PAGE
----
Mac Pro Quad 2.66Ghz upgradable to 12-core?

Discussion in 'Mac Pro' started by voodoochild16, Mar 10, 2011.

  1. voodoochild16 macrumors newbie

    Mar 10, 2011
    What the title says, is this possible?. Of course the cost is out of the question but I'm just curious, thanks in advance.
  2. beto2k7 macrumors 6502

    Jan 6, 2010
    You would need the dual processor daughterboard and obviously 2 six-core processors.
  3. Tom Sawyer macrumors 6502a

    Tom Sawyer

    Aug 29, 2007
    Yes, you would need a new CPU/Memory daughter card and then of course heat sinks and two processors.

    As you mentioned, it won't be cheap:

    But depending on how crazy you get with the CPU's, it might not be too bad.
  4. beto2k7 macrumors 6502

    Jan 6, 2010
    Oh and btw.. I believe this 2.66 Quad you are talking about is the 2009 Mac Pro.. in that case you not only need the daughterboard but also the 2010 Back pane to which the daughterboard is attached. So basically you are better off getting a new Mac Pro.
  5. voodoochild16 thread starter macrumors newbie

    Mar 10, 2011
    But basically I can still upgrade to 8 cores with this Mac Pro right?. I was just being a perfectionist with the 12-core idea.
  6. CaoCao macrumors 6502a

    Jul 27, 2010
    Yes, but you'd need to spend on $1,000 just for the heat sinks and daughterboard...
  7. goMac macrumors 604

    Apr 15, 2004
    You'd have to replace the daughterboards first. Max you can get to right now is 6 cores.
  8. alust2013 macrumors 601


    Feb 6, 2010
    On the fence
    You would just cost less to sell it and buy a new one though. Without already having a dual CPU system, an upgrade to 8 or more cores is more expensive that just buying a new computer after selling that one.
  9. Macshroomer macrumors 65816


    Dec 6, 2009
    And then there is the value of the warranty with the new machine and your time...
  10. Transporteur macrumors 68030

    Nov 30, 2008
    The maximum amount of cores without replacing backplane and daugtherboard you can get in the 2009 Mac Pro Quad is 4. The 2009 model is NOT upgradable with hex core processors.
  11. nanofrog macrumors G4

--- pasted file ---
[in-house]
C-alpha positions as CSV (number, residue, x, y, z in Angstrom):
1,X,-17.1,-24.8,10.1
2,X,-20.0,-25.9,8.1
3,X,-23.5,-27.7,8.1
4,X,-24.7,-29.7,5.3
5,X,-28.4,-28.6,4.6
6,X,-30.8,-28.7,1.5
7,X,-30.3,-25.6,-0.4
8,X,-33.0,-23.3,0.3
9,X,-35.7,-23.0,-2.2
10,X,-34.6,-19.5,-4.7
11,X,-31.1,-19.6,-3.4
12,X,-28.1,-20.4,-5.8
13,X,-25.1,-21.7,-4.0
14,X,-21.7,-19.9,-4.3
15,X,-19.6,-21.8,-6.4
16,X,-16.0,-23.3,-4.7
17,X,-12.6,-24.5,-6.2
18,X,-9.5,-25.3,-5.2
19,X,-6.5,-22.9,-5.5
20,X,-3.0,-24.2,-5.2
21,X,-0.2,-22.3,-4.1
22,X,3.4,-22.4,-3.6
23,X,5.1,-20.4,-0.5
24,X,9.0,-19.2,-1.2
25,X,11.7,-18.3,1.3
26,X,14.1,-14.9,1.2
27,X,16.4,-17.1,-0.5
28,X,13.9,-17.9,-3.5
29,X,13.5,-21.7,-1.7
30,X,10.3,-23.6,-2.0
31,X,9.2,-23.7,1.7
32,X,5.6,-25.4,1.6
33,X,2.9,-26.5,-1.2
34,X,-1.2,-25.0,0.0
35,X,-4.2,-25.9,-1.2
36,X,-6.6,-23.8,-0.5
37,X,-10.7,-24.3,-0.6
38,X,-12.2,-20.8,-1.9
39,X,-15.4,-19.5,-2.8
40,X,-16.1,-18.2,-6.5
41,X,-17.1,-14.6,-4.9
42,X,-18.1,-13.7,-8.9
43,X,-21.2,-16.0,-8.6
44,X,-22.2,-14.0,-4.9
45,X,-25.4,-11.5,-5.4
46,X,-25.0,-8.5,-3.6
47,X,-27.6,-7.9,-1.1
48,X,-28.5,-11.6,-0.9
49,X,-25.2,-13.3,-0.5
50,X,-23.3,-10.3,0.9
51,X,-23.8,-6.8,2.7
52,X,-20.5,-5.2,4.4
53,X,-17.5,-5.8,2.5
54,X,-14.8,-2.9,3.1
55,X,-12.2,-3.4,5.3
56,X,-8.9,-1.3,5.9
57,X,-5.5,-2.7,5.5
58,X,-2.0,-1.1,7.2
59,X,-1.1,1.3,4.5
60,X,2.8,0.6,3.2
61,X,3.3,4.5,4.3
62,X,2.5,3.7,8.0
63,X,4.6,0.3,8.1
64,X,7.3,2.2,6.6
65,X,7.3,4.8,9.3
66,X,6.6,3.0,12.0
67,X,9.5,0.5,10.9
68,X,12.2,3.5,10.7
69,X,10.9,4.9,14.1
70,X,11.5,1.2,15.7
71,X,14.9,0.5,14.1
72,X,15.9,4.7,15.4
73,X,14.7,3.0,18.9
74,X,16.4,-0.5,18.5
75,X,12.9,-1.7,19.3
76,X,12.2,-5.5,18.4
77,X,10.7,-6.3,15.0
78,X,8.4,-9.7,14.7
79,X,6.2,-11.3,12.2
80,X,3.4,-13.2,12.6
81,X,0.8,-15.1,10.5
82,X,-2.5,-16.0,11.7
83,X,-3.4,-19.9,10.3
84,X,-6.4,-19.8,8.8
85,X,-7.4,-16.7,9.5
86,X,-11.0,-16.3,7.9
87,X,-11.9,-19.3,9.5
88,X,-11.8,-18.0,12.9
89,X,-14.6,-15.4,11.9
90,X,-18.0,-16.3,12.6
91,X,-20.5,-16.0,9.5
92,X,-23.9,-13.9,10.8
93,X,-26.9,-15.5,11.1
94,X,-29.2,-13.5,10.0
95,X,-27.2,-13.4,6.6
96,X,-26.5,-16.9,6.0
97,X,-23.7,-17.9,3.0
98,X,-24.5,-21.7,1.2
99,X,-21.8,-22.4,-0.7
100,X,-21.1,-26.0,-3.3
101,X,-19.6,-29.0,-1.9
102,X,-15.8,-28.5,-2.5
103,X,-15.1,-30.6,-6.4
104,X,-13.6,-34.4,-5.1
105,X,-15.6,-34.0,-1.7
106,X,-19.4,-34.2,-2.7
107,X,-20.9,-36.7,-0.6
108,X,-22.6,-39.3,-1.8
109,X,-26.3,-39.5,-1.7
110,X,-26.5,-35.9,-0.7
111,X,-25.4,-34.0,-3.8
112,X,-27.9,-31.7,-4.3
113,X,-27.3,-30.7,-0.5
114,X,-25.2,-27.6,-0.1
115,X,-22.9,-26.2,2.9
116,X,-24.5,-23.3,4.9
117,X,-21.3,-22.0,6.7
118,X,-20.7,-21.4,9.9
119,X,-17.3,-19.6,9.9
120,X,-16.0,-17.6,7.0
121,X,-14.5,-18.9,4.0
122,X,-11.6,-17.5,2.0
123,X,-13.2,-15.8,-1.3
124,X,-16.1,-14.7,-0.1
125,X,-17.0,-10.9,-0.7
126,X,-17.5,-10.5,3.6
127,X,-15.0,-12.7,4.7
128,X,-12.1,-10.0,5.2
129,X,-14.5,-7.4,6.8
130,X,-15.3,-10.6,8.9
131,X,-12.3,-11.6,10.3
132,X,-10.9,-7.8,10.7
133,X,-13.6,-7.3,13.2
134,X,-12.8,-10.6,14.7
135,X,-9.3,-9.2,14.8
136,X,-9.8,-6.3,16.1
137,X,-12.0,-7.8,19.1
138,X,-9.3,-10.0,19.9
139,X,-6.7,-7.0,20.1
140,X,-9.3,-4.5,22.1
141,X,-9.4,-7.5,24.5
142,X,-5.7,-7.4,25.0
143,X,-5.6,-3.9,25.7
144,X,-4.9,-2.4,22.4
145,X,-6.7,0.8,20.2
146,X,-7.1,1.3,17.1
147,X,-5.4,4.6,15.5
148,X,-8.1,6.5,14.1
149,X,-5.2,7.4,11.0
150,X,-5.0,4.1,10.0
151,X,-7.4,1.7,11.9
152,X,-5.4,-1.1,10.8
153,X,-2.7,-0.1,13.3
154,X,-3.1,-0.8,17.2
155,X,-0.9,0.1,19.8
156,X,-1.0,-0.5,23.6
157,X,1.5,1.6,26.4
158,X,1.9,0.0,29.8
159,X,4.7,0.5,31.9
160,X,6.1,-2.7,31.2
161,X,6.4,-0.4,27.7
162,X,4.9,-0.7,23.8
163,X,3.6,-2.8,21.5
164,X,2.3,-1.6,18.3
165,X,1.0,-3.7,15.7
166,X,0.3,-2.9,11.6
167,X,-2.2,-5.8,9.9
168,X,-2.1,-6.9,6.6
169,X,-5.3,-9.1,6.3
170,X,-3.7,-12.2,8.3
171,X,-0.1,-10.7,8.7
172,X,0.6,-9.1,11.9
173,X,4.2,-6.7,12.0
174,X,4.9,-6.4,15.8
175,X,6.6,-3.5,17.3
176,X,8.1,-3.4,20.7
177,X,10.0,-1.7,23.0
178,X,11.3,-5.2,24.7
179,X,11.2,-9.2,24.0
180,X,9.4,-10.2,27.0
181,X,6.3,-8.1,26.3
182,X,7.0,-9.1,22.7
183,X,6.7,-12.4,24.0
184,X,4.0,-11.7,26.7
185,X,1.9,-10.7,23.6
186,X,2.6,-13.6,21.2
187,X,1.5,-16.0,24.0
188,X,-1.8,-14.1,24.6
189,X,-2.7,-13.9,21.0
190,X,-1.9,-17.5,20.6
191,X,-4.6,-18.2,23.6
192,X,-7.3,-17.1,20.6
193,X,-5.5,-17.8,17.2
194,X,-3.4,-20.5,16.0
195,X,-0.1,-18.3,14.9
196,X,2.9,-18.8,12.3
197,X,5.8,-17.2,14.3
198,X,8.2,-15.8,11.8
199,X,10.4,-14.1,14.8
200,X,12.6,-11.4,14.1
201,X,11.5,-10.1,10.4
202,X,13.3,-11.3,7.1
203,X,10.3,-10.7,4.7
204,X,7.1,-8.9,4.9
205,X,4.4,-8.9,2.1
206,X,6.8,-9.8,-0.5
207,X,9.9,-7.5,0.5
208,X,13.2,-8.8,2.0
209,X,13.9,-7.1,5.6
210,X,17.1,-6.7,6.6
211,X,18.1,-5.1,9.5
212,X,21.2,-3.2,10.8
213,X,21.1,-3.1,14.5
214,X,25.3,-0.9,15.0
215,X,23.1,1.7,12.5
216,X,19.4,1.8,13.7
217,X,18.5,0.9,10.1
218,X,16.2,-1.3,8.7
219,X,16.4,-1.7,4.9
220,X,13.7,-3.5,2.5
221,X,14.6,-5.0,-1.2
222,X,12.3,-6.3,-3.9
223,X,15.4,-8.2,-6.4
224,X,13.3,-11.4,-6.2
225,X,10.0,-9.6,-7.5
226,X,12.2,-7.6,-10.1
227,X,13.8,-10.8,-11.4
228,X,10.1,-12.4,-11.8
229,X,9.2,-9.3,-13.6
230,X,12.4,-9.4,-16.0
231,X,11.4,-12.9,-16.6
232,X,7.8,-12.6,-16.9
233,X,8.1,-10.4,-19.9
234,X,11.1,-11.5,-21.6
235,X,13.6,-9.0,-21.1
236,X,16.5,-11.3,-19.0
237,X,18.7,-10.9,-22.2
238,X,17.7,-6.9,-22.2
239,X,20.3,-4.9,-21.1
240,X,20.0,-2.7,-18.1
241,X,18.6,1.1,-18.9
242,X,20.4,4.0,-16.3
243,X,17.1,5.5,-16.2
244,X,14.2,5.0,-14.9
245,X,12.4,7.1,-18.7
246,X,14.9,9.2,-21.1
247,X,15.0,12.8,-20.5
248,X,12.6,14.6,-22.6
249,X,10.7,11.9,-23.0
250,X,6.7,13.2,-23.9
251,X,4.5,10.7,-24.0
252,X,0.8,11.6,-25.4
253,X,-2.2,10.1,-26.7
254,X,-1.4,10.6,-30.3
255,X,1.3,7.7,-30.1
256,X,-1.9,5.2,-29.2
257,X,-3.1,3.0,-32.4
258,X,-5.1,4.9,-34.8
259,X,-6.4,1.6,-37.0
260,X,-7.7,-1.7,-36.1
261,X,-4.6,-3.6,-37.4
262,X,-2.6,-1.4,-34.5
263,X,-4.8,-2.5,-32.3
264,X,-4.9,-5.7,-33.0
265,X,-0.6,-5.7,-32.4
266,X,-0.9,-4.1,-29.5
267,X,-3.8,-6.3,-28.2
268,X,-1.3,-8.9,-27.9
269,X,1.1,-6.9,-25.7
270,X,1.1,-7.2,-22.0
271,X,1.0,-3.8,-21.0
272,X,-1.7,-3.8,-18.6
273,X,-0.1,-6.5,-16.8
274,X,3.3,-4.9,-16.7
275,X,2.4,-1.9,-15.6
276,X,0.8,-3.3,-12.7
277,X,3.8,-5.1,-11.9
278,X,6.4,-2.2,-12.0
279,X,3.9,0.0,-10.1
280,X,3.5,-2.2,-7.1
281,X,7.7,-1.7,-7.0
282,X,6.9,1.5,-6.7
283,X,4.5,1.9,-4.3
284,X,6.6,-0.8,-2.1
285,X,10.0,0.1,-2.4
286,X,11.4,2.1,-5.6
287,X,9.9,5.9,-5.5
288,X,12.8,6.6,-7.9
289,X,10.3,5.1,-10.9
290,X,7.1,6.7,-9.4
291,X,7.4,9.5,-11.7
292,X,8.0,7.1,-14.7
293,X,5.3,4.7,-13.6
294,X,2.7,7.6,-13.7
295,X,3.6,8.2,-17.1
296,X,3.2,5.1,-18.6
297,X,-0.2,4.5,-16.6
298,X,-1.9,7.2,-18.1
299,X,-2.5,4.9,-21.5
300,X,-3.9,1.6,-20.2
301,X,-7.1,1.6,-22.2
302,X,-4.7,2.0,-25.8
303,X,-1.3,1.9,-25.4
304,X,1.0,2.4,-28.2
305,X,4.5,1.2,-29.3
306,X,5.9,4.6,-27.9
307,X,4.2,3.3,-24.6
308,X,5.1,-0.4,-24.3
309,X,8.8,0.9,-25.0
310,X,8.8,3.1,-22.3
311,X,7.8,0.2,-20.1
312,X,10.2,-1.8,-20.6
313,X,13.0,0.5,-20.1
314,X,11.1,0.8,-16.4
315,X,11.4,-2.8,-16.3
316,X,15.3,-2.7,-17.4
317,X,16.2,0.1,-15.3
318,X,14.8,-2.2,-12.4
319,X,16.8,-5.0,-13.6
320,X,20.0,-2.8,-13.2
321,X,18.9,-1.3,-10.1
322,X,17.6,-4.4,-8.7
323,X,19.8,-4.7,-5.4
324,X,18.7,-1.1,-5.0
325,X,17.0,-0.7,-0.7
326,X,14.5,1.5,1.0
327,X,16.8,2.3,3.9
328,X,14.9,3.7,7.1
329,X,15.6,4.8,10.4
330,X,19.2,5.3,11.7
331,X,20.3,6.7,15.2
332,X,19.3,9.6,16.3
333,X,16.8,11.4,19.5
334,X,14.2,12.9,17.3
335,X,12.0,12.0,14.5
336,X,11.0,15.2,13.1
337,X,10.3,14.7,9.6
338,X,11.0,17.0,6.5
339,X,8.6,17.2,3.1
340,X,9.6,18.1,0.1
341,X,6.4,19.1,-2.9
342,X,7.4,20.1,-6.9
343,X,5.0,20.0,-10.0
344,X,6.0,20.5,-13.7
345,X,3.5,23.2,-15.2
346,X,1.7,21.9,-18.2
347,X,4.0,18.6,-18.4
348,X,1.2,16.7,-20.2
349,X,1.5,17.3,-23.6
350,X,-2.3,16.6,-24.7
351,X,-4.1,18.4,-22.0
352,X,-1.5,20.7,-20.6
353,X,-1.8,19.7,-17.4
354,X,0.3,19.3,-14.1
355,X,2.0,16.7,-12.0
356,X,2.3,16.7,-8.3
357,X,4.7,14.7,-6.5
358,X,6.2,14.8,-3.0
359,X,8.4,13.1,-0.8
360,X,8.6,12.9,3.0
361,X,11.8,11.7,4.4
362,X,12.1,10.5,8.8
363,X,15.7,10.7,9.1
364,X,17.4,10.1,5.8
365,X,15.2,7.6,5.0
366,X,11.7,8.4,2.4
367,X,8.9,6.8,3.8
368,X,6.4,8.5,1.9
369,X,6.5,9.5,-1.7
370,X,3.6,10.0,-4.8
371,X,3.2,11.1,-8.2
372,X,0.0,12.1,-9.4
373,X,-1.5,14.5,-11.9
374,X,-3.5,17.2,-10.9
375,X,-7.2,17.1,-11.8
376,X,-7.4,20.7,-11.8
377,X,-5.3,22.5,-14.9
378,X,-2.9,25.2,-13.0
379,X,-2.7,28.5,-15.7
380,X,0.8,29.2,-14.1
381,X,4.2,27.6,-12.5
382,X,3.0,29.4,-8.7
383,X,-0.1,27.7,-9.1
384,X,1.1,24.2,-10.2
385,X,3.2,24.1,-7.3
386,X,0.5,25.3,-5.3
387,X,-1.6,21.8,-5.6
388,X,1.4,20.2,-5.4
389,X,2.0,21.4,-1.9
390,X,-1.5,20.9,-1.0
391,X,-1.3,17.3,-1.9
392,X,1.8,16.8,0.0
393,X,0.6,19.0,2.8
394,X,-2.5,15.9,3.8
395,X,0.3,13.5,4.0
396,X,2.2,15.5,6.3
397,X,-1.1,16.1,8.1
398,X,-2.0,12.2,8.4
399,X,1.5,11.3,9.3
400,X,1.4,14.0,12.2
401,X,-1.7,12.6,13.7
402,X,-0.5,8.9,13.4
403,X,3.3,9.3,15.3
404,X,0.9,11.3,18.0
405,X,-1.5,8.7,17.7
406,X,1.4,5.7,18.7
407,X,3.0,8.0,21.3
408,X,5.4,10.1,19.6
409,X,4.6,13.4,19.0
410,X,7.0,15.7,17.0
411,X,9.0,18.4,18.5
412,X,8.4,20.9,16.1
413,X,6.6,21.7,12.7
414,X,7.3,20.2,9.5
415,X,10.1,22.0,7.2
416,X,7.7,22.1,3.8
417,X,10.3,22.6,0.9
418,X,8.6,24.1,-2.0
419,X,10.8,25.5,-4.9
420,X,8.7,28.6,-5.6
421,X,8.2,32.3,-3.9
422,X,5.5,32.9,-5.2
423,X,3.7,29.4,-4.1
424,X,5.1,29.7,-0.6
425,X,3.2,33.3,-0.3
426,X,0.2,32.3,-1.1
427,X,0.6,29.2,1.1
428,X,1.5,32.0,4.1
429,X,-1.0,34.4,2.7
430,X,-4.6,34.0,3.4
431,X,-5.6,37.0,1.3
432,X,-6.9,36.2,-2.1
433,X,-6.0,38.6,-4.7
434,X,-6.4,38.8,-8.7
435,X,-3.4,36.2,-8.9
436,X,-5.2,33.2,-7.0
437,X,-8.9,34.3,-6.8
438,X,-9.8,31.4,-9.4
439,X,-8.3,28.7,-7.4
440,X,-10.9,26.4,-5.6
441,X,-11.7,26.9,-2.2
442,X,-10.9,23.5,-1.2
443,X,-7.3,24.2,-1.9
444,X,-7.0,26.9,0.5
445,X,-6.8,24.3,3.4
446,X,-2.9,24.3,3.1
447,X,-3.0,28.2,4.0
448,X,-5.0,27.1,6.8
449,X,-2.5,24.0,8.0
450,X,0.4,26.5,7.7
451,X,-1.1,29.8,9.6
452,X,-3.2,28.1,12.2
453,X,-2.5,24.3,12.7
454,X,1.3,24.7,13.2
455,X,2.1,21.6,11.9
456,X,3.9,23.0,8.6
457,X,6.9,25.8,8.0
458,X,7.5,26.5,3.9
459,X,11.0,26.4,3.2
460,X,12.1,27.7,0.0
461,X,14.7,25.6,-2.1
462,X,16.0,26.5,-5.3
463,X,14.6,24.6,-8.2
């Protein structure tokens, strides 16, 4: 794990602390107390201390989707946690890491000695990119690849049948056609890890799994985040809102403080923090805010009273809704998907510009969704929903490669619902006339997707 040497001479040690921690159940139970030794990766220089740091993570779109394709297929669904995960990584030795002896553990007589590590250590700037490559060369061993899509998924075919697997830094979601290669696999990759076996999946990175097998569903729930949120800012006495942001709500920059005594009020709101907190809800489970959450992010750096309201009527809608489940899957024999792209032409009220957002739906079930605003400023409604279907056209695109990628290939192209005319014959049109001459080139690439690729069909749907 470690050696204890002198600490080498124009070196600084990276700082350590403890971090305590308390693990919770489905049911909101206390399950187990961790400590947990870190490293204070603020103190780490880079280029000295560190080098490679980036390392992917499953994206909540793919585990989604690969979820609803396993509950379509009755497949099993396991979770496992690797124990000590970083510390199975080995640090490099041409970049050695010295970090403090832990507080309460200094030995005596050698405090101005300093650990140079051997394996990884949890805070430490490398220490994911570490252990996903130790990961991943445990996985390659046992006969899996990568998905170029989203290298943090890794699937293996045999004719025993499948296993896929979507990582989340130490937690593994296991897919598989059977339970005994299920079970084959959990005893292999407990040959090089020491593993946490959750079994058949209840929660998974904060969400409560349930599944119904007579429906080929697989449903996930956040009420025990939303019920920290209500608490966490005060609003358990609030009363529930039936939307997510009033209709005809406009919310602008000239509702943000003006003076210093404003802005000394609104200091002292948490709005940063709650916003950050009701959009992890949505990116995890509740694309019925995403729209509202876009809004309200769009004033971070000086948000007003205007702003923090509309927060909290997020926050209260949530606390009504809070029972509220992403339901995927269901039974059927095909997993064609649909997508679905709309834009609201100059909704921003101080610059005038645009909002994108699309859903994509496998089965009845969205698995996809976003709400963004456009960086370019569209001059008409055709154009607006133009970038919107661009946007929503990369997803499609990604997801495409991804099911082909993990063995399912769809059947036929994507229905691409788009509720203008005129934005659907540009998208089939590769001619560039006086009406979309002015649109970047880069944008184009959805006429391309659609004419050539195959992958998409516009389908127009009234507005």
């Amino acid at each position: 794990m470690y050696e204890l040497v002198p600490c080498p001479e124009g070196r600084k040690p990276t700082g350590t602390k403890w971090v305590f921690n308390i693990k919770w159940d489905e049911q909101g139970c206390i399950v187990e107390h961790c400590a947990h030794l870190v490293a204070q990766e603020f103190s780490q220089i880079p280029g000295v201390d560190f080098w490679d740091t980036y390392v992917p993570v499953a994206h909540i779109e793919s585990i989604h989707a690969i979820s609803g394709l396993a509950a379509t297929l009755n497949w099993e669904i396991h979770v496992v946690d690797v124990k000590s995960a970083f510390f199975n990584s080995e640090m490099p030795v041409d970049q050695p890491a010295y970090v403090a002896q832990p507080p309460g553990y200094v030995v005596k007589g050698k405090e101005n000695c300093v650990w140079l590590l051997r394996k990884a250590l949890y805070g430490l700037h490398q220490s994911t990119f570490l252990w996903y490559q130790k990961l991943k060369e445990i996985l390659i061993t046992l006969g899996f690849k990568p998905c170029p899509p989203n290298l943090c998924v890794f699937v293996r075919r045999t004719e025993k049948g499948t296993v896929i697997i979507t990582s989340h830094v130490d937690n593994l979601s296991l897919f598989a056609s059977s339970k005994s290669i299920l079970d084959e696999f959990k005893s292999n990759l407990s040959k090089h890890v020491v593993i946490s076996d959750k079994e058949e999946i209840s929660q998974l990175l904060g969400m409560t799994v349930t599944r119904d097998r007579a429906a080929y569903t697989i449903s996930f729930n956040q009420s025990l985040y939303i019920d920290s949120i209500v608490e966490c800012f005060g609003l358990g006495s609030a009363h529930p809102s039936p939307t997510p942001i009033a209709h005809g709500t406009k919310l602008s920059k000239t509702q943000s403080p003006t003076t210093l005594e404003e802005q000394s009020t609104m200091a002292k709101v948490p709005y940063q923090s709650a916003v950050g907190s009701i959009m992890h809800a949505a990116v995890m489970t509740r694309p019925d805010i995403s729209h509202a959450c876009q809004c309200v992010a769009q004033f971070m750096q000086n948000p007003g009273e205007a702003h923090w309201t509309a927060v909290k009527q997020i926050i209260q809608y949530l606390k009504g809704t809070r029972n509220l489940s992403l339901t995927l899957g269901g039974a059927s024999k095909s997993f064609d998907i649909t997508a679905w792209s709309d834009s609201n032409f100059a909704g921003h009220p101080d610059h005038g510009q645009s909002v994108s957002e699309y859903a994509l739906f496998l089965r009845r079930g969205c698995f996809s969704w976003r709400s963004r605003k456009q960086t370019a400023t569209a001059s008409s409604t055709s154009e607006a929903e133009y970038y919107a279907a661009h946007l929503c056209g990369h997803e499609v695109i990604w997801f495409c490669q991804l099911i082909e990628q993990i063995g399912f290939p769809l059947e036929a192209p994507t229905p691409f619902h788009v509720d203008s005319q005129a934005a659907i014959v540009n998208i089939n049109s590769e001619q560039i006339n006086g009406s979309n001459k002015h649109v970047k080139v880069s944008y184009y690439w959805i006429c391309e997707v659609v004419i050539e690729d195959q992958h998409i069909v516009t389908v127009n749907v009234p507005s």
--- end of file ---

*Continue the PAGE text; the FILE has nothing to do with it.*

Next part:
May 6, 2008
    There's a thread in here somewhere, that it was actually done. But it's easier and cheaper to sell the existing system, and buy the machine you need.

    BTW, IIRC, to mate the SMC firmware to the CPU's properly, you need both the CPU tray and backplane boards (SMC firmware on the backplane board <fans>, and the CPU firmware on the CPU daughterboard). Can't remember if it will post if you keep the original backplane board or not (if mixing 2009 and 2010 boards).
  12. derbothaus macrumors 601


    Jul 17, 2010
    Best you could hope for without new daughter card here: w3580

    W3570 @3.2GHz would be good as well but they are both around 1000.00.

    Does anyone know if you could drop an X56xx into single slot and just not use the extra QPI link?
    If that is the case, for 1600.00 you could get the new X5687 4-cores at 3.6GHz. But as other have pointed out, whole tray replacement not worth it for your model.
  13. WardC macrumors 68030


    Oct 17, 2007
    Fort Worth, TX
    The reason for this, is the 2009-model Mac Pro board does NOT contain the firmware to support the B1 stepping of hex-core Westmere processors, it only supports D0 stepping. Apple could easily release a hardware firmware update to the 2009 models to allow for B1 stepping, but they are not doing this. They want you to buy a whole new machine (2010 Mac Pro) if you want 6-core or 12-core power. That is why you would have to replace the entire backplane board on a 2009-model if you want it to be compatible with the hex-core processors, because only the 2010 backplane board supports B1 stepping, which the hex-core Westmeres use.
  14. goMac macrumors 604

    Apr 15, 2004
    Ahhhh 2009... Yeah, would have to replace the backplane.
  15. voodoochild16, Mar 17, 2011
    Last edited: Mar 17, 2011

    voodoochild16 thread starter macrumors newbie

    Mar 10, 2011
    According to this article i do not have to upgrade "daughter boards" or anything to upgrade to a 8-core CPU.
    Tell me what you guys think. My warranty is already VOID, so this would be worth doing IMO.

    BTW, which Mac pro version would mine be? i am looking at ram prices on

    Apple - Mac Pro DDR2 (Early 2008)
    Apple - Mac Pro DDR3 (Early 2009) 1CPU
    Apple - Mac Pro DDR3 (Early 2009) 2CPU
    Apple - Mac Pro DDR3 (Mid 2010) 1CPU
    Apple - Mac Pro DDR3 (Mid 2010) 2CPU